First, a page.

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Getting Started With Node-RED And Arduino 101 With The Grove Shield

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19 Jul 2016CPOL4 min read
Getting Started With Node-RED And Arduino 101 With The Grove Shield

This article is for our sponsors at CodeProject. These articles are intended to provide you with information on products and services that we consider useful and of value to developers

Get access to the new Intel® IoT Developer Kit, a complete hardware and software solution that allows developers to create exciting new solutions with the Intel® Galileo and Intel® Edison boards. Visit the Intel® Developer Zone for IoT.

Overview

Node-RED* is a tool for wiring together hardware devices, APIs and online services in new and interesting ways. It provides a browser-based flow editor that makes it easy to wire together flows using the wide range nodes in the palette. Flows can be then deployed to the runtime in a single click. The lightweight runtime is built on Node.js*, taking full advantage of its event-driven, nonblocking model. This makes it ideal to run at the edge of the network.

Arduino 101* is the ideal successor of the UNO, updated with the latest technologies including the Intel® Curie™ processor. It recognizes gestures, and features a six-axis accelerometer and gyroscope.

Grove* is a modulated, ready-to-use tool set. Much like Legos, it takes a building block approach to assembling electronics. Compared with the traditional, more complicated learning method of using a breadboard and various electronic components to assemble a project, Grove simplifies and condenses the learning process significantly. The Grove system consists of a base shield and various modules with standardized connectors. The base shield allows for easy connection of any microprocessor input or output from the Grove modules, and every Grove module addresses a single function, such as a simple button or a more complex heart rate sensor. Each one comes with clear documentation and demo code to help you get started quickly.

Required Hardware

  • IoT Gateway that uses Intel® IoT Gateway Technology
  • Arduino 101
  • Grove Shield kit

Image 1

Image 2

Assumptions

  • Gateway is running Intel® IoT Gateway Technology version 3.1 or above.
  • Node.js is installed on the gateway (installed by default).
  • Node-RED is installed on the gateway and is running (installed by default).
  • MRAA, UPM, and node-red-contrib-upm node are installed on the IoT Gateway. (You can install these packages by clicking on Packages and then Add Packages from the Intel® IoT Gateway Developer Hub.

Preparing and connecting the Arduino 101* with Grove* Shield

  • Arduino 101 should be connected to the Intel® IoT Gateway via USB.
  • Grove Base Shield should be attached to Arduino 101, and switched to 3V3 VCC.
  • For this example, we'll be using 6 of the sensors from the Grove Shield kit. Please connect them as follows:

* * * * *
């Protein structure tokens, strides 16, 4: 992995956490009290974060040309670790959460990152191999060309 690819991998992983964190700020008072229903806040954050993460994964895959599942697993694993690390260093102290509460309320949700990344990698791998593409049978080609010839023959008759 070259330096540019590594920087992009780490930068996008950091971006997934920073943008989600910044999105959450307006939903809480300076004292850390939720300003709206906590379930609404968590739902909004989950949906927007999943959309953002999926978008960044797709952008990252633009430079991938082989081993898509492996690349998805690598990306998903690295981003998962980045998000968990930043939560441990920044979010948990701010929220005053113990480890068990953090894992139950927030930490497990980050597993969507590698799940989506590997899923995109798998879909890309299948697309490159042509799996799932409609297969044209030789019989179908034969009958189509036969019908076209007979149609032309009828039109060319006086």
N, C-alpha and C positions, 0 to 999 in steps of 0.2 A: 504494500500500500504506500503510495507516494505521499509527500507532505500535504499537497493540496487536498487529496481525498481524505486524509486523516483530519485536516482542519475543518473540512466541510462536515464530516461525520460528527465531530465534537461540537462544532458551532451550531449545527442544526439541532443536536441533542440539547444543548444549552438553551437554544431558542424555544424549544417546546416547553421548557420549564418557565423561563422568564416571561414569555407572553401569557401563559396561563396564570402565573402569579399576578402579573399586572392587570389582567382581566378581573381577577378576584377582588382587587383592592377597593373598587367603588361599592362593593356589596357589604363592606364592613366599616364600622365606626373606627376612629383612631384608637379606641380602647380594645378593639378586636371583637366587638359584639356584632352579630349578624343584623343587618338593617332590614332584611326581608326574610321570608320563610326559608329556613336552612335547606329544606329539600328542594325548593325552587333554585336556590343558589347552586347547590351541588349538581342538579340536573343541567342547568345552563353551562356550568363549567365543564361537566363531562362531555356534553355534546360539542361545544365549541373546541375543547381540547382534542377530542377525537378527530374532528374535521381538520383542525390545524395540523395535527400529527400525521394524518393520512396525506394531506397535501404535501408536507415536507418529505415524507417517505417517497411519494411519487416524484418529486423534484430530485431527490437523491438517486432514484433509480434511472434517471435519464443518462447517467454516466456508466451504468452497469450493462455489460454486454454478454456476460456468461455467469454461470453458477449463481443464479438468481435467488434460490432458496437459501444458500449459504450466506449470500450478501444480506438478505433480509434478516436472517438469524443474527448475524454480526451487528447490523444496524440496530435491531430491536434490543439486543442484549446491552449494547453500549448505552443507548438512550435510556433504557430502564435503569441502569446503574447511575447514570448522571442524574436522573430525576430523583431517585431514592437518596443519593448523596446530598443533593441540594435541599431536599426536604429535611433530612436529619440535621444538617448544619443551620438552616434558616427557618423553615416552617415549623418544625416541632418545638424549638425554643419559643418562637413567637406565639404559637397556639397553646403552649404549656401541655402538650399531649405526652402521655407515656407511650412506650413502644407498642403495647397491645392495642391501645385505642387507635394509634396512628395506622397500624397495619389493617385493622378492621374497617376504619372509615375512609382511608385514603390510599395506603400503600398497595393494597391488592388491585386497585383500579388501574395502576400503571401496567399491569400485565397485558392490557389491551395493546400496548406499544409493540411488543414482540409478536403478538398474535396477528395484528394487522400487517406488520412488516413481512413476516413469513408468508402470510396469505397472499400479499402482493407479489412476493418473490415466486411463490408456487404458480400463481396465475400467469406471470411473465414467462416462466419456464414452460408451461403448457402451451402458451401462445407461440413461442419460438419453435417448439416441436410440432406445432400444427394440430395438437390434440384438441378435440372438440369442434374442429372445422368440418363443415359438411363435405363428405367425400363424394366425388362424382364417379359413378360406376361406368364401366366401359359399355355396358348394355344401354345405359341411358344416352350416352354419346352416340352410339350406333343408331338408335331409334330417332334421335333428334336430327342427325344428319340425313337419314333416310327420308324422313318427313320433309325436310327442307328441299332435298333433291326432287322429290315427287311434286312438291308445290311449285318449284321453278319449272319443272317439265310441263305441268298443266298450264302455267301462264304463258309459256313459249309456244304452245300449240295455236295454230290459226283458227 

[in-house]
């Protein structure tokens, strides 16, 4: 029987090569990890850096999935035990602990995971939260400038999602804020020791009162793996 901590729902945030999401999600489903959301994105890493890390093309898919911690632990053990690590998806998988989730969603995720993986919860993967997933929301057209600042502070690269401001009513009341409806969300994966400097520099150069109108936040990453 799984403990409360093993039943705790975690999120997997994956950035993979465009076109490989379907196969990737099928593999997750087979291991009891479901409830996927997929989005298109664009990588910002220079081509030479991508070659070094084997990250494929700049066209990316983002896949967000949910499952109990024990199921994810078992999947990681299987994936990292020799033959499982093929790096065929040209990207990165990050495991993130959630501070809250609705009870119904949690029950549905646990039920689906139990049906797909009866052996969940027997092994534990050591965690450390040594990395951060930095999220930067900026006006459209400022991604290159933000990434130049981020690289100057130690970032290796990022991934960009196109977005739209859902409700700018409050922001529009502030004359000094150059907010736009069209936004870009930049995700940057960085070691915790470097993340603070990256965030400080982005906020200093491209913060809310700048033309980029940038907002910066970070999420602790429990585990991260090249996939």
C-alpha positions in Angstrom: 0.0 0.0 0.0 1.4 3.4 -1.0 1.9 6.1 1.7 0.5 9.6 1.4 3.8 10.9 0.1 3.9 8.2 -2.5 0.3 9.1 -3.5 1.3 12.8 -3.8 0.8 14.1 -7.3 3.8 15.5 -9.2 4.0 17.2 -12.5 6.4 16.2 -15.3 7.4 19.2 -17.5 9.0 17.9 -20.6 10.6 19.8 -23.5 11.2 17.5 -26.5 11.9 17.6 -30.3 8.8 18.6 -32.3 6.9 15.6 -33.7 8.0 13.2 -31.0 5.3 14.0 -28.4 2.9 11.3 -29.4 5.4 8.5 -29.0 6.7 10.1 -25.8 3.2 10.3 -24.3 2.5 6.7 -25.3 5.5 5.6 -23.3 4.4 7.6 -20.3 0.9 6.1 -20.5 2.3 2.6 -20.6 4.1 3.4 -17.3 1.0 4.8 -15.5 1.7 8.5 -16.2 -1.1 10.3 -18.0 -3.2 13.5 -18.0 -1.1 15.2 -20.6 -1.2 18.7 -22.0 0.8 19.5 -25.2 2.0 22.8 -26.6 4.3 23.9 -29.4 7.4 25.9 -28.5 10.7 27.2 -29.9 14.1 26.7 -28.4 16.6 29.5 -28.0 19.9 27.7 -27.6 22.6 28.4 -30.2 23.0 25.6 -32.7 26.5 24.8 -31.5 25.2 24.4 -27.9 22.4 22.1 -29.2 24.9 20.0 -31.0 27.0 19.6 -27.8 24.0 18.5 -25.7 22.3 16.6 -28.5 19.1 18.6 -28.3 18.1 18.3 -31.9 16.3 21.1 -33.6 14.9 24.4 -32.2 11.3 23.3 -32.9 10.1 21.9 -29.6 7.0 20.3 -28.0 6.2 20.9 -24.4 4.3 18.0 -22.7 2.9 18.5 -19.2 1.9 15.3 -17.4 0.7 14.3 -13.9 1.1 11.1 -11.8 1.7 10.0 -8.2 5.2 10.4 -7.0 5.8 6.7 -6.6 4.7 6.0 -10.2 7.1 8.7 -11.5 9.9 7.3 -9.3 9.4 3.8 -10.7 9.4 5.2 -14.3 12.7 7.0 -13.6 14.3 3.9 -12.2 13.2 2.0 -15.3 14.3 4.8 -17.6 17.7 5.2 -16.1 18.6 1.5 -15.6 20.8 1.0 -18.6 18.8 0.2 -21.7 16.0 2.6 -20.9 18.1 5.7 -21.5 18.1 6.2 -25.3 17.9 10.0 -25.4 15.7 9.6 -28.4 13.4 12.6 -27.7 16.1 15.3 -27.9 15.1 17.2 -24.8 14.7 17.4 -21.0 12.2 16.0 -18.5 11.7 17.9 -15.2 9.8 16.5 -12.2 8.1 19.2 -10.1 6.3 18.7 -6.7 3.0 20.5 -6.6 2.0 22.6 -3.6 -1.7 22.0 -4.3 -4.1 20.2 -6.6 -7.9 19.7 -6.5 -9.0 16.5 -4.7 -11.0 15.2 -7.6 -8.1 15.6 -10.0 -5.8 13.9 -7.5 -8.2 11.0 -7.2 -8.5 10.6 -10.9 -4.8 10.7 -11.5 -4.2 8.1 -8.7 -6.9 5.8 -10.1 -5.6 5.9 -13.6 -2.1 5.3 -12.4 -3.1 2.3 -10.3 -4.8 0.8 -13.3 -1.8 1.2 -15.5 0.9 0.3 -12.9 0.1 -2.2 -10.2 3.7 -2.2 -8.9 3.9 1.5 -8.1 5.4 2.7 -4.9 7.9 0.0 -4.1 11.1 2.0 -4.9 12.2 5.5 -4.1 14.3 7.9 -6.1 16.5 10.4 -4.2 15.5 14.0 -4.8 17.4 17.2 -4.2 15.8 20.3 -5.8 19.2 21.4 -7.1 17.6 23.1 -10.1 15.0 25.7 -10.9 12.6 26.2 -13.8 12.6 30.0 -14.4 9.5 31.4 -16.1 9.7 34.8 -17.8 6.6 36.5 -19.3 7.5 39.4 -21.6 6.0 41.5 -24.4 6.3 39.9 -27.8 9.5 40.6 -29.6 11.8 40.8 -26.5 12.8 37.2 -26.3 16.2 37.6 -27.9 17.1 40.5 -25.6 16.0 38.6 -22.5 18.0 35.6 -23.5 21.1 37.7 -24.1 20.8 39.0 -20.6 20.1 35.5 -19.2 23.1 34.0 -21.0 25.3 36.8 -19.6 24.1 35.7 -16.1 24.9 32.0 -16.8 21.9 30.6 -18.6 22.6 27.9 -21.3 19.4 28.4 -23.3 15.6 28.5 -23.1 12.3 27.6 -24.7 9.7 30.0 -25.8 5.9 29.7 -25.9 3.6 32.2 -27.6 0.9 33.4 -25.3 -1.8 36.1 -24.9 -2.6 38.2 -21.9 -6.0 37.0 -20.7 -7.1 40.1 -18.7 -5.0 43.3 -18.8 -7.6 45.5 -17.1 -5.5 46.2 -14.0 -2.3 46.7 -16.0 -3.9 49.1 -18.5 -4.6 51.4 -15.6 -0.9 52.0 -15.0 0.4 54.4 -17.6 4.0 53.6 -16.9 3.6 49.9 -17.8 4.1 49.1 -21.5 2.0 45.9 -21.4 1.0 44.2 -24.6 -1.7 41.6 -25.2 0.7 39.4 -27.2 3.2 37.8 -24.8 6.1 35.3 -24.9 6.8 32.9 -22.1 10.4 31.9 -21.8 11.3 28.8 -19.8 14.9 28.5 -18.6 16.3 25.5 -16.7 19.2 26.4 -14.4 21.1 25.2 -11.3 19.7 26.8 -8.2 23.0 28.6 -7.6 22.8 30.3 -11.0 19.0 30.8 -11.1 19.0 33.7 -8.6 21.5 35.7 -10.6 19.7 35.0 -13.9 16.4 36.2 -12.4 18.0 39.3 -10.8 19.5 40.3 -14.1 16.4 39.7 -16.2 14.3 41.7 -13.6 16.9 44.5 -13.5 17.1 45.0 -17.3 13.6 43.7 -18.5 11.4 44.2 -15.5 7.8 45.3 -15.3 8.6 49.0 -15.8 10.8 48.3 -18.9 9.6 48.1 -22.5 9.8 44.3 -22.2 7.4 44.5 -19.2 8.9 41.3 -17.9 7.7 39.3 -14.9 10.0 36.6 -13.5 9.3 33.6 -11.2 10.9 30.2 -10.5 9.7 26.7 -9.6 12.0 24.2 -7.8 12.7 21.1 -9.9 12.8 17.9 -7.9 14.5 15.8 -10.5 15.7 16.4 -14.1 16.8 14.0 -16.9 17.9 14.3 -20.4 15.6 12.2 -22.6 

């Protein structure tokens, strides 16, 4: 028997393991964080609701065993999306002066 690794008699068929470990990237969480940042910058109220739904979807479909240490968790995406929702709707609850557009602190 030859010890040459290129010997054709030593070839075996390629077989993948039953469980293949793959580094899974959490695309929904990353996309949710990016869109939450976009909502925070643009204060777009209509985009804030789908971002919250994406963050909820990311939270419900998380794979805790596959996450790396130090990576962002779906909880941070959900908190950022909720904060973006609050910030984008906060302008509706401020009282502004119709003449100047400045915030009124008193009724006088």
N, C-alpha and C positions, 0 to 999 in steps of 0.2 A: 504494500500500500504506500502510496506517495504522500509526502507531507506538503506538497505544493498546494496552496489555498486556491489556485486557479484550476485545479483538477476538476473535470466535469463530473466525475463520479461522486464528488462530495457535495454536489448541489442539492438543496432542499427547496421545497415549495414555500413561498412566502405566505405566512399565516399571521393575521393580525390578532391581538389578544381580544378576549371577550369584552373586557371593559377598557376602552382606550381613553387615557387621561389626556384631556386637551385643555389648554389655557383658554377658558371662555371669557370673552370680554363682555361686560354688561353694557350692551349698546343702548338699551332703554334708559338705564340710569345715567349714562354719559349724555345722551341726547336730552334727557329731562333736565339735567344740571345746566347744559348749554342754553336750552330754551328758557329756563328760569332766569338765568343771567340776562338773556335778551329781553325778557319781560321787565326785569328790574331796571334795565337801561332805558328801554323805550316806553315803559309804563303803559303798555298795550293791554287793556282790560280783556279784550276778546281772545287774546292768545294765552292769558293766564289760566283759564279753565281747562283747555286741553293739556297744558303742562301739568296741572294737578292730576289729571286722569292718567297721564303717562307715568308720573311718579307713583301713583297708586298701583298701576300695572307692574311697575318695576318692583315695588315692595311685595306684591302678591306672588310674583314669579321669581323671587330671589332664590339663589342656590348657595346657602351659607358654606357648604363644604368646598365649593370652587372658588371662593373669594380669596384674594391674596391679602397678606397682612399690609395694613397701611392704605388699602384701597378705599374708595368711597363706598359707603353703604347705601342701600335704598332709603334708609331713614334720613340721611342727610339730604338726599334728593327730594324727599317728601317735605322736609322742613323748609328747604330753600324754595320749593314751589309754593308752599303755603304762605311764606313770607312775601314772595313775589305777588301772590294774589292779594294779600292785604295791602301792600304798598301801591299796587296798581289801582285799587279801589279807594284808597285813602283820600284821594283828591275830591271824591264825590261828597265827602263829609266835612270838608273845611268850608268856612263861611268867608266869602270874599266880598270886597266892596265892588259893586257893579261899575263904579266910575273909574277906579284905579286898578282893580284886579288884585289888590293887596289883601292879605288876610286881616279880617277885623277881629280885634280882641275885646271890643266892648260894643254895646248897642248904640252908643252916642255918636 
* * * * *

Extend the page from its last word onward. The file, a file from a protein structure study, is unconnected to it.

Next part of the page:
• LED to D2
    • Push Button to D3
    • Touch Sensor to D6
    • Temp Sensor to A0
    • Light Sensor to A1
    • Rotary Sensor to A2

Connecting the Arduino 101

Plug in an Arduino 101 board and reboot your gateway. The Firmata* sketch should now be flashed onto the board, and you are now ready.

Using Node-RED*

The Node-RED* browser interface can be reached via http://ipaddressofthegateway:1880. When it first comes up it will look something like this:

Image 3

Along the left side of the Node-RED screen you'll see a series of nodes. These are the building blocks for creating a Node-RED application on the Intel® IoT Gateway. We'll use several nodes in this application:

Image 4

Drag and drop nodes onto the canvas and arrange them as shown below. For some of the nodes, we'll need multiple copies. Use your mouse to connect wires between the nodes as shown below:

Image 5

When nodes are first placed on the canvas, they are in a default state, and need to be configured before they'll work. Nodes are configured by double-clicking them and setting parameters in their configuration panels.

Double-click each node on the canvas and set its parameters as shown in the table below. In some cases, the Name field is left blank to use the default name of the node. Pin numbers correspond to the Grove Base Shield jack where the sensor or actuator is connected.

Image 6

Verify your settings and wiring connections, then click the Deploy button to deploy your changes, making them active on the gateway. After deploying the flow, you should see a data display towards the top of the Intel® IoT Gateway Developer Hub screen with live values for Rotary, Light and Button. Turning the rotary knob and covering the light sensor should make the numbers change up and down, and pressing the button should turn on the LED, sound the buzzer, and energize the relay.

Congratulations! You can now use Node-Red to read and control sensors attached to the Arduino 101 from your gateway!

References

License

This article, along with any associated source code and files, is licensed under The Code Project Open License (CPOL)

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Intel Corporation
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